Xylitol is a common sugar-free, natural substance found in common brands of chewing gum, breath mints, candy, multivitamins, mouth washes, toothpastes, and baked goods. In non-primate species (like dogs), ingestion of xylitol results in an insulin spike, which then results in a life-threatening drop in blood sugar. When ingested in larger doses, xylitol can also result in liver failure in dogs. Signs of vomiting, weakness, collapse, lethargy, and staggering may initially be seen (secondary to a low blood sugar), and can rapidly progress to seizures if untreated. When in doubt, hang up your purse to prevent your dog from getting into your pack of dangerous gum!

Fatty table scraps

While these aren’t “poisonous” per se, feeding your dog scraps of bacon, grease, etc., can result in severe inflammation of the pancreas — pancreatitis — which can be deadly without treatment. Pancreatitis can range from mild signs of vomiting and diarrhea to more profound signs of organ failure. Keep in mind that certain breeds, such as miniature schnauzers, Shetland sheepdogs, Yorkshire terriers, etc., are more predisposed to pancreatitis, and feeding fatty table snacks in these breeds is a particular no-no.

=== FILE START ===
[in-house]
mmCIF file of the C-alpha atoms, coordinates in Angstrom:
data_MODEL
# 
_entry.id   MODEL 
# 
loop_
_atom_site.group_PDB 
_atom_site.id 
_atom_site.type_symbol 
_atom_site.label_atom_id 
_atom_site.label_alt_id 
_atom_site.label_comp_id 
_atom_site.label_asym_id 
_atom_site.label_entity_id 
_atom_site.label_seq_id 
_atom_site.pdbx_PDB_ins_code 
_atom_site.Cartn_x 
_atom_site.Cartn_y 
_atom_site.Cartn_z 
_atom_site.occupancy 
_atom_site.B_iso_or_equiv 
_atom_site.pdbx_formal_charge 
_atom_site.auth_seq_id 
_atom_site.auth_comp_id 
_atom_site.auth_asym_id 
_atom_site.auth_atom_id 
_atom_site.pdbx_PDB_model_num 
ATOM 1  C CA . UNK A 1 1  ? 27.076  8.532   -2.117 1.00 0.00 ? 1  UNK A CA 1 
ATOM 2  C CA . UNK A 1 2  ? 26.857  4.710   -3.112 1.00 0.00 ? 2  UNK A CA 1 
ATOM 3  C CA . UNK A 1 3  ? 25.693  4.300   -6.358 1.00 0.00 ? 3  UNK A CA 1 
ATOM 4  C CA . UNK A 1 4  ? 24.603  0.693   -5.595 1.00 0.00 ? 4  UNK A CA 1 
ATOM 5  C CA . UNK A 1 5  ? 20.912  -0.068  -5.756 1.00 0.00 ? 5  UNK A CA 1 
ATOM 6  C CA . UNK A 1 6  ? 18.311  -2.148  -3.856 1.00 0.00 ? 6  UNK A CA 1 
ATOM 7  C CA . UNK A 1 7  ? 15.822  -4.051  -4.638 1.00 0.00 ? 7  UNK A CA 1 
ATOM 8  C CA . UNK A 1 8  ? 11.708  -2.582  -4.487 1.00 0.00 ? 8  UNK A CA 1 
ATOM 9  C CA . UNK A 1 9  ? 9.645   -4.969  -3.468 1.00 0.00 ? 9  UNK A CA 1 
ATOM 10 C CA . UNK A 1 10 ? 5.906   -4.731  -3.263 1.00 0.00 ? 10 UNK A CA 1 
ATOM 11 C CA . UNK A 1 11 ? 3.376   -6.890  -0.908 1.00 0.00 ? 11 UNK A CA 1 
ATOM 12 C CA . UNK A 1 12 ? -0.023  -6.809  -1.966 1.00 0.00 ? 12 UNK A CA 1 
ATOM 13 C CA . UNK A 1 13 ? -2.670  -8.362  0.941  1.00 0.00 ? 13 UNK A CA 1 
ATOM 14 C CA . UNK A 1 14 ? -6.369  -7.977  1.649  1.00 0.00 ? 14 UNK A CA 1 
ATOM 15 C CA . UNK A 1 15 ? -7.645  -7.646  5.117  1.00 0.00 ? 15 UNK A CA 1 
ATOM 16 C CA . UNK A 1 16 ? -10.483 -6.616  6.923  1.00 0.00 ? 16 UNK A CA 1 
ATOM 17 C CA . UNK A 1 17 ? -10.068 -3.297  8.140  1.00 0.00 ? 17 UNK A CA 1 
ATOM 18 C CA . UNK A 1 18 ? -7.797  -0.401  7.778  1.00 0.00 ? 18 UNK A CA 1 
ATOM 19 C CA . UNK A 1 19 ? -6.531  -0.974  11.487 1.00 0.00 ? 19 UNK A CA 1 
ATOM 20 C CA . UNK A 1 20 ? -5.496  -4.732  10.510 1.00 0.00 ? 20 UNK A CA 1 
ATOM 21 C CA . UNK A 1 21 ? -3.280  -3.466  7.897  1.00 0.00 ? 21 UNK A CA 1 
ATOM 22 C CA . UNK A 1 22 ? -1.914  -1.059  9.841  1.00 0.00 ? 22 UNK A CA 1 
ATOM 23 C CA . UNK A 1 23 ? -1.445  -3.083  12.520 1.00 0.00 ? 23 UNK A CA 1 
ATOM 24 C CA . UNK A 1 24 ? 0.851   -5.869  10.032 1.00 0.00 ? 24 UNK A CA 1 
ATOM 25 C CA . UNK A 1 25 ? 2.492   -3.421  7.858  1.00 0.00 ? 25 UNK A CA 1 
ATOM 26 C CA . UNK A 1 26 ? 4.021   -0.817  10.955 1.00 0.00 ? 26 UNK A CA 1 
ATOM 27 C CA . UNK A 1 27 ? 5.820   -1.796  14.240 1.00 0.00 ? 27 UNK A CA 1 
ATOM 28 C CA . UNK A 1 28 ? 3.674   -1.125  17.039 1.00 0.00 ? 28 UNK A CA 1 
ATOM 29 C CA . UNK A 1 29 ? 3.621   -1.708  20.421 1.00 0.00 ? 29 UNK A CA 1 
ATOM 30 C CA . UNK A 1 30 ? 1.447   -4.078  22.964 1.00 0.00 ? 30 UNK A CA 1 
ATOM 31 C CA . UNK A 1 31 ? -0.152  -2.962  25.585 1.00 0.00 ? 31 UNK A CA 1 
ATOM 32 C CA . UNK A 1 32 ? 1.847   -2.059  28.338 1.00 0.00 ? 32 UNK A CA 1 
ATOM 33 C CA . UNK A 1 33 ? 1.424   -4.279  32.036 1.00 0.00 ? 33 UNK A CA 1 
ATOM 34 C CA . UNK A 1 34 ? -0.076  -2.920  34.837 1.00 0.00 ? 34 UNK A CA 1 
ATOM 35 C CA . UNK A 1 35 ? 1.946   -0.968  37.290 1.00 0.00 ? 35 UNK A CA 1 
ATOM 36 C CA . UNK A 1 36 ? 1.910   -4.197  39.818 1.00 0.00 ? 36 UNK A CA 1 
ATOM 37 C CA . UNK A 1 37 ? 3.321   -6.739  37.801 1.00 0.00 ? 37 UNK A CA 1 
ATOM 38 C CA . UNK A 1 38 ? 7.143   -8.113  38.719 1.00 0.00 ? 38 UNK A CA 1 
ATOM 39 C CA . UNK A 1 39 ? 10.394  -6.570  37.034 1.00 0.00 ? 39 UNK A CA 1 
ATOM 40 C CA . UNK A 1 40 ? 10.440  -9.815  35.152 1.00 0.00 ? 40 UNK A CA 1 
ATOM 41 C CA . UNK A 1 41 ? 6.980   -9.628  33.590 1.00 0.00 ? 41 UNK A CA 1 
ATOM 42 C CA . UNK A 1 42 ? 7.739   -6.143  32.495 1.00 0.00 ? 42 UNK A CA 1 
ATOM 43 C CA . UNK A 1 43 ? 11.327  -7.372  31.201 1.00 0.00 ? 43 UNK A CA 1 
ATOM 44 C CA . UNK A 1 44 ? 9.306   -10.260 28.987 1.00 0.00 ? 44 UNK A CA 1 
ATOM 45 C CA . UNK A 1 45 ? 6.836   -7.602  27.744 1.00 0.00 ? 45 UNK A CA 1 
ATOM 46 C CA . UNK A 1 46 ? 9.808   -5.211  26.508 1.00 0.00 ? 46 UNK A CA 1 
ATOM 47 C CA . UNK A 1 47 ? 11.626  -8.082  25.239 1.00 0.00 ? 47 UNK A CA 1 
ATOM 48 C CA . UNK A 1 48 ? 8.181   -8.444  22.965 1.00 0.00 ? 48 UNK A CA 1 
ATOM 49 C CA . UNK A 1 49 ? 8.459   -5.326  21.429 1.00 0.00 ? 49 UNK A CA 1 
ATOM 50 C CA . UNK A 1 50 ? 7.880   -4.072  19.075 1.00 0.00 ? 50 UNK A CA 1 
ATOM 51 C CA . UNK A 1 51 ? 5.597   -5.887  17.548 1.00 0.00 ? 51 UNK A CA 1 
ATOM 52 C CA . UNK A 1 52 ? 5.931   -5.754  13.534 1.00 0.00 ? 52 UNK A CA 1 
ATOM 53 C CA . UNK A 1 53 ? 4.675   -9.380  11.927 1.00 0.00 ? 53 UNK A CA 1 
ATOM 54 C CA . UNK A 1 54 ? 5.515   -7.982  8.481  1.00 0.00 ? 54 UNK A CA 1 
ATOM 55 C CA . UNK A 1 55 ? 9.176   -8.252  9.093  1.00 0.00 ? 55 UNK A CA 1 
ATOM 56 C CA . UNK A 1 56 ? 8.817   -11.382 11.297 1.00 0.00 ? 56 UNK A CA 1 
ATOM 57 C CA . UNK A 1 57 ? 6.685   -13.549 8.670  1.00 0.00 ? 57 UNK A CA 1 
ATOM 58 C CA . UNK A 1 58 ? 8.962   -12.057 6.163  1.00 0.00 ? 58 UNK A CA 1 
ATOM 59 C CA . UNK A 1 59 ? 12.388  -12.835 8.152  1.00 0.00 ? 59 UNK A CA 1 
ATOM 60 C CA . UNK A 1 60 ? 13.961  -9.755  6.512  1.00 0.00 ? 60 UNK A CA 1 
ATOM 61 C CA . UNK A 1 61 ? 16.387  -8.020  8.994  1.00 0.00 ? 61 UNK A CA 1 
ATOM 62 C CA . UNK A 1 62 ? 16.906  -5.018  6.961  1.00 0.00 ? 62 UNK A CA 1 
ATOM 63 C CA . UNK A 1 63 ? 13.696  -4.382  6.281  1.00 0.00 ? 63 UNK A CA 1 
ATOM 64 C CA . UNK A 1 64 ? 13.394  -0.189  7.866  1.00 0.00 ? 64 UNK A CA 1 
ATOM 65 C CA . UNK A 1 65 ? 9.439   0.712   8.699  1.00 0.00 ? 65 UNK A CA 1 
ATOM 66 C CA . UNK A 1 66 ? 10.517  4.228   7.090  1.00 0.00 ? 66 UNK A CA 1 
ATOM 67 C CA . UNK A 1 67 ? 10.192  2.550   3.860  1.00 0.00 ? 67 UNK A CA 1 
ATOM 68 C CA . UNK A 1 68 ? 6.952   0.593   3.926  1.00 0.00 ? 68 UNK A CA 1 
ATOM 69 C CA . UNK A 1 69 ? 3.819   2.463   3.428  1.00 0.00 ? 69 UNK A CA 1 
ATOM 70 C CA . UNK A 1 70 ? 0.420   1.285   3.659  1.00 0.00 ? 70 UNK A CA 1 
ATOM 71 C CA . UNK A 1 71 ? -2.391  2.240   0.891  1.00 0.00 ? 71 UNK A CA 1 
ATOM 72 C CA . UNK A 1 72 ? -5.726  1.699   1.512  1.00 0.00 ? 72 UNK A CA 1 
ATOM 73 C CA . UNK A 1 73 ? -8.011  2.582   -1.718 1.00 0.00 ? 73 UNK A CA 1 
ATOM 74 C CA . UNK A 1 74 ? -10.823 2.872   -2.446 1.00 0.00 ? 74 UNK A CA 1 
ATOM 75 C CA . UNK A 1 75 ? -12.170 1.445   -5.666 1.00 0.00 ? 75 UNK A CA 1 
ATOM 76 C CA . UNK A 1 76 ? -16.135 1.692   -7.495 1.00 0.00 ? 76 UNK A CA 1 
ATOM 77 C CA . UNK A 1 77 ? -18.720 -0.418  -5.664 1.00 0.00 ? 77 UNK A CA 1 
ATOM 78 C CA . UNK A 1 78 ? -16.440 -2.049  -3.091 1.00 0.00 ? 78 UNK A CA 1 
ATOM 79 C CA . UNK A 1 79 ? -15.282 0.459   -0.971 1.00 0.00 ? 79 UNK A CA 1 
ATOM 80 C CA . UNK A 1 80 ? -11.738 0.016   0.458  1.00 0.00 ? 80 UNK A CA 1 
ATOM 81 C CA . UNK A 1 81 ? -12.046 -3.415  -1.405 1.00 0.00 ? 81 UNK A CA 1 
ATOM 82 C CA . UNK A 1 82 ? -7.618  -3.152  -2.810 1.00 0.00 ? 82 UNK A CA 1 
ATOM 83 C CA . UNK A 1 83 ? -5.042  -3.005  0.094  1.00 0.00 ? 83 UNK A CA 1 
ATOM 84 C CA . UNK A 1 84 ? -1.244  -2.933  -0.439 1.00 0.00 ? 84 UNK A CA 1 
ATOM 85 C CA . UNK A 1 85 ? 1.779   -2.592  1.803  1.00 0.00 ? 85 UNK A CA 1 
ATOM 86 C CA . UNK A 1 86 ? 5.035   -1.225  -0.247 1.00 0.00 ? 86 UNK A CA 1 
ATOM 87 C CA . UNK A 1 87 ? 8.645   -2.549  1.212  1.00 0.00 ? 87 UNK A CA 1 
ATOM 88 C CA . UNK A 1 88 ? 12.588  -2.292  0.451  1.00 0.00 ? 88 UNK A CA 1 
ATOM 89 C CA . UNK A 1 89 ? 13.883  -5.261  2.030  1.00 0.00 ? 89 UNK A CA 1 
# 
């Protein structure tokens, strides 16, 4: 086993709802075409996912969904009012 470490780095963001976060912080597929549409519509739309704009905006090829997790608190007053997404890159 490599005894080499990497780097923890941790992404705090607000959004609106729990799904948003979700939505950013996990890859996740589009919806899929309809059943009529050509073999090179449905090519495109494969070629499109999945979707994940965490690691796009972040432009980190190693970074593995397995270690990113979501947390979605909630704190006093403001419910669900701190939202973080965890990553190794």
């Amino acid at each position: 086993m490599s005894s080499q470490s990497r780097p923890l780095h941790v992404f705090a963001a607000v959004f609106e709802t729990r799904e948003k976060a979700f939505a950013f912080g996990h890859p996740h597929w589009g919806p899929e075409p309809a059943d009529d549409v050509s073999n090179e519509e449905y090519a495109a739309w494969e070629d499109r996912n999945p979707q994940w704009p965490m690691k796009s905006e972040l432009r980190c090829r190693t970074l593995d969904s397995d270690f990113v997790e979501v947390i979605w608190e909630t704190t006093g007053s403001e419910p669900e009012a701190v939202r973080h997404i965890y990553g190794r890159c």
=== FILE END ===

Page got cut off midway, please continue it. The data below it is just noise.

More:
Caffeine (e.g., coffee grounds)

While you may be smart enough not to let your dog sip on your coffee, know that dogs can still be poisoned by caffeine. Caffeine is commonly found when dogs get into coffee, coffee grounds, chocolate-covered espresso beans (a double poisoning whammy!), tea bags, soda, diet pills, and energy drinks. The chemical in caffeine is similar to what’s found in chocolate, and signs of agitation, vomiting, diarrhea, an elevated heart rate, heart arrhythmias, tremors, and seizures may be seen.

Onions, garlic, chives